The Chinese government’s approach to prostitution is inconsistent. After the Communist victory in 1949, Mao Zedong made the rehabilitation of prostitutes, whom the Communists saw as victims of capitalist exploitation, a priority. During his first years in power, he effectively eradicated the trade. But the introduction of market overhauls in the early 1980s led to a resurgence in prostitution, and up to six million women were estimated to be working in the sex industry in recent years, according to a United Nations report....IN THE COMMENTS: EDH says:
The indignities of incarceration do little to dissuade women who can earn more than $1,000 a month as prostitutes, triple the average income for unskilled laborers in China. Ms. Li, the single mother of two, said she was illiterate and could never make as much money in a conventional job.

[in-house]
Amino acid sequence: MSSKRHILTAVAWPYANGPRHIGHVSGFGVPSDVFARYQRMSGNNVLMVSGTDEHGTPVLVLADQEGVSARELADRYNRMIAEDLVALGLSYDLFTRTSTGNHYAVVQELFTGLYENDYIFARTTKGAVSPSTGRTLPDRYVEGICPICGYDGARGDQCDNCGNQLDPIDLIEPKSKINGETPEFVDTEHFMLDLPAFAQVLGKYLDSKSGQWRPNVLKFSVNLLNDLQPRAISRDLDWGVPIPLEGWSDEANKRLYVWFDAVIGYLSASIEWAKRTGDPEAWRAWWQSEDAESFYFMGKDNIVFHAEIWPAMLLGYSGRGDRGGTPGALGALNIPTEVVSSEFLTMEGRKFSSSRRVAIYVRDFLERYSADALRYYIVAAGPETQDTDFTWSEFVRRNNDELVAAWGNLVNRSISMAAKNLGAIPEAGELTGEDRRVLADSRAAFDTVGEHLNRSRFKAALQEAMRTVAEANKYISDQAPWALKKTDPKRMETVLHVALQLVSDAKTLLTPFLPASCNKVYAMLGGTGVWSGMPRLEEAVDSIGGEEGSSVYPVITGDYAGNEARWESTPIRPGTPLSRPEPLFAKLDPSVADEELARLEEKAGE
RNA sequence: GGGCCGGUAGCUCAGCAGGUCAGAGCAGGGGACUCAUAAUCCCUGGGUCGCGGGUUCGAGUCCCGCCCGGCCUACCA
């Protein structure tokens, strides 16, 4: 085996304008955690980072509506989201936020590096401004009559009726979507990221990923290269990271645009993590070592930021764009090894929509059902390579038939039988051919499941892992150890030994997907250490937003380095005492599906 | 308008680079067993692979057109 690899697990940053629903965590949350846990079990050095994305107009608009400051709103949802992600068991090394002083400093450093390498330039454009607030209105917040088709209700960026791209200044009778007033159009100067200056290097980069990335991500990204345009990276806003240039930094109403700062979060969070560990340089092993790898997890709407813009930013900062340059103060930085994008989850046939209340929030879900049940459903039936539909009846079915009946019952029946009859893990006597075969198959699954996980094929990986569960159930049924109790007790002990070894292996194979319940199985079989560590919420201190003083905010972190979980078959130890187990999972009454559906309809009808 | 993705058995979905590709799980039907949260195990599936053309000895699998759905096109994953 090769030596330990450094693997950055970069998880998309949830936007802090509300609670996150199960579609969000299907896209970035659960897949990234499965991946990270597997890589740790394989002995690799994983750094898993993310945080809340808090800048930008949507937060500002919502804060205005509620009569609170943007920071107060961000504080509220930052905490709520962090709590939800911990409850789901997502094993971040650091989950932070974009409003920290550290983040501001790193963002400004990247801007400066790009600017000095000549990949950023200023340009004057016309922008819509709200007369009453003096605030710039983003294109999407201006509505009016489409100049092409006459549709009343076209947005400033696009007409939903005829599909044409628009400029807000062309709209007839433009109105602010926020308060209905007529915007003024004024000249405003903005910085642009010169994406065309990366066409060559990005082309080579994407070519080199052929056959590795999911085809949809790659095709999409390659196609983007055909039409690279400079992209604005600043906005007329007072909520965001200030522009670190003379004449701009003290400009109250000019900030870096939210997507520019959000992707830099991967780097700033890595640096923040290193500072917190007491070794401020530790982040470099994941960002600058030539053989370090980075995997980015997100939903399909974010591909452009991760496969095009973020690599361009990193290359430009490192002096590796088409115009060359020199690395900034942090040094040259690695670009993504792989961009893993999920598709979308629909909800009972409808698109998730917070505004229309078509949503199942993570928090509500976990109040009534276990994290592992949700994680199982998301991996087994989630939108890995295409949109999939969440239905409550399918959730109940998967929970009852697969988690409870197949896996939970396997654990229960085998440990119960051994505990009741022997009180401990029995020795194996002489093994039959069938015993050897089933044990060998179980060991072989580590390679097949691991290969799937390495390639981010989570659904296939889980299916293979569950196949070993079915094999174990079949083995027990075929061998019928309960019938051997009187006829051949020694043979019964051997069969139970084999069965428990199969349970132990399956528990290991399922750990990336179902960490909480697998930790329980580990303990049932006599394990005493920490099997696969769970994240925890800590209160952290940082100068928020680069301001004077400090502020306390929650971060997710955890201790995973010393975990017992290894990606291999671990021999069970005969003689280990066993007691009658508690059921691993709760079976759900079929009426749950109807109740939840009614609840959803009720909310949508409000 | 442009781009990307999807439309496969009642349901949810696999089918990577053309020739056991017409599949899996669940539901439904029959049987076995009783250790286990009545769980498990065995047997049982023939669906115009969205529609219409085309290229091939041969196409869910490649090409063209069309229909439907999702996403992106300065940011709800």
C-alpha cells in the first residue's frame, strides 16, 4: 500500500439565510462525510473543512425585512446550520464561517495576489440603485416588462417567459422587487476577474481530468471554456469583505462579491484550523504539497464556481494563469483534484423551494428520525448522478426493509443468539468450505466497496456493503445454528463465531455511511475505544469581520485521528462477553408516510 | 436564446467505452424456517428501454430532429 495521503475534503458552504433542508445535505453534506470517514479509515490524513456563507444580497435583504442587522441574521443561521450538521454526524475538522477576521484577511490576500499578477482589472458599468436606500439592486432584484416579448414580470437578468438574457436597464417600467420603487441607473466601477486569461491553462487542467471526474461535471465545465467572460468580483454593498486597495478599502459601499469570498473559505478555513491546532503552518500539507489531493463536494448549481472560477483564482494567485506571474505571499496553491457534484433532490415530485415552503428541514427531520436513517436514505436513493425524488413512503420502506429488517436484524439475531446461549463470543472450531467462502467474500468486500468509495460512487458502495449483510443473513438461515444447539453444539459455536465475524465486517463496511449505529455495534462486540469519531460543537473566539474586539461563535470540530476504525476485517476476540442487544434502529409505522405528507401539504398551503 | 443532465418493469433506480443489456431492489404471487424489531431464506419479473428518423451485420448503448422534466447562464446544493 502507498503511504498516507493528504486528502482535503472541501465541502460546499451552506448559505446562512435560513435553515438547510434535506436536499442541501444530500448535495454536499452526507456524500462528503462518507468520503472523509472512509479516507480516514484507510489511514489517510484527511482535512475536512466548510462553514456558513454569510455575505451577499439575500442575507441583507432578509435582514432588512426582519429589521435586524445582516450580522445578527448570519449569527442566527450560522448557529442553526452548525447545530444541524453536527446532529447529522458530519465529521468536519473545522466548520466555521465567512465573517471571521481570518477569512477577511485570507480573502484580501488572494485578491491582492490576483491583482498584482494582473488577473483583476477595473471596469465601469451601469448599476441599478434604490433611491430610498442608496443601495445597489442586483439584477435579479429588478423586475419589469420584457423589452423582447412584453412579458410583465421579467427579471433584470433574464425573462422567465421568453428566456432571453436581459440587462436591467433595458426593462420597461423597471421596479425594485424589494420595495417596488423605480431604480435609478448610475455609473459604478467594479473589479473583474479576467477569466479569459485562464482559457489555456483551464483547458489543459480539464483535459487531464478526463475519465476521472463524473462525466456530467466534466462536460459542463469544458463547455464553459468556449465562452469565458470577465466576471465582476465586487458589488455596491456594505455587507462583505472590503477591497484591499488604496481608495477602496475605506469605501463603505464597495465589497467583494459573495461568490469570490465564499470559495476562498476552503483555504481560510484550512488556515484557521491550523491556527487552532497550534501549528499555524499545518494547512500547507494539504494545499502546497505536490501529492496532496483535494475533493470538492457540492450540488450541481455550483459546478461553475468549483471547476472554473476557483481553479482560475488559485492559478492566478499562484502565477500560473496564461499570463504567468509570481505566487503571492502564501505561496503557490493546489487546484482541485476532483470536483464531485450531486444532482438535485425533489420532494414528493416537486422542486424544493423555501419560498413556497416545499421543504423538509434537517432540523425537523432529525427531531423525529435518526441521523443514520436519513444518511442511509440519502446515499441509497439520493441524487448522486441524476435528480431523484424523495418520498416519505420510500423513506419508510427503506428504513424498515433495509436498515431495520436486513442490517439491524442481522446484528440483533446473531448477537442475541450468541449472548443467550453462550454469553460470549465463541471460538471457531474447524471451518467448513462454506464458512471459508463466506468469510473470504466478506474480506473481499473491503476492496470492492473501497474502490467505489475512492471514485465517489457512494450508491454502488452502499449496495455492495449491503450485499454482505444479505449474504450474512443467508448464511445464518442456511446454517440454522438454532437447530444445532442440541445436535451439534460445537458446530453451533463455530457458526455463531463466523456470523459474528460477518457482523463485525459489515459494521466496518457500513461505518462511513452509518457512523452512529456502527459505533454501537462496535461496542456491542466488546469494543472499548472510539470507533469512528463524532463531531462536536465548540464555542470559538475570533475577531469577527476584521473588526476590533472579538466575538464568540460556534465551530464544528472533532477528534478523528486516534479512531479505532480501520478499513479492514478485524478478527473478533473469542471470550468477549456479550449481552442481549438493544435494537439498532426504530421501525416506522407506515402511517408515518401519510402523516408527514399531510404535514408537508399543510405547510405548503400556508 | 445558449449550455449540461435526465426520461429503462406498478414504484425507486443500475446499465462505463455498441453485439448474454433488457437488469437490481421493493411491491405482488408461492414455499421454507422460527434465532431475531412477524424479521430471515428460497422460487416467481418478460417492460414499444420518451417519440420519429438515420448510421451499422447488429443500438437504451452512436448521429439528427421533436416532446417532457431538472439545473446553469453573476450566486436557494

Seems like two separate policy issues: How to regulate the market activity of prostitution, and forced labor in the penal system.And I say:
I know. It seems like the NYT intended to crank the reasoning forward a few steps and then didn't do it. There's a whole communism vs. capitalism theme. Mao "effectively eradicated" prostitution. Now, China, moving into capitalism, has women drawn into sex work because it pays 3x as much as other available work, and then they are imprisoned and used for unpaid labor (and also made to pay the costs of imprisonment), so both of these things have to do with a profit motive. But the article never says that. It begins and ends with "human interest" material about a particular woman folding paper flowers or sewing stuffed animals. Something really unformed about this article! Where are the human-interest details about the prostitutes Mao effectively eradicated?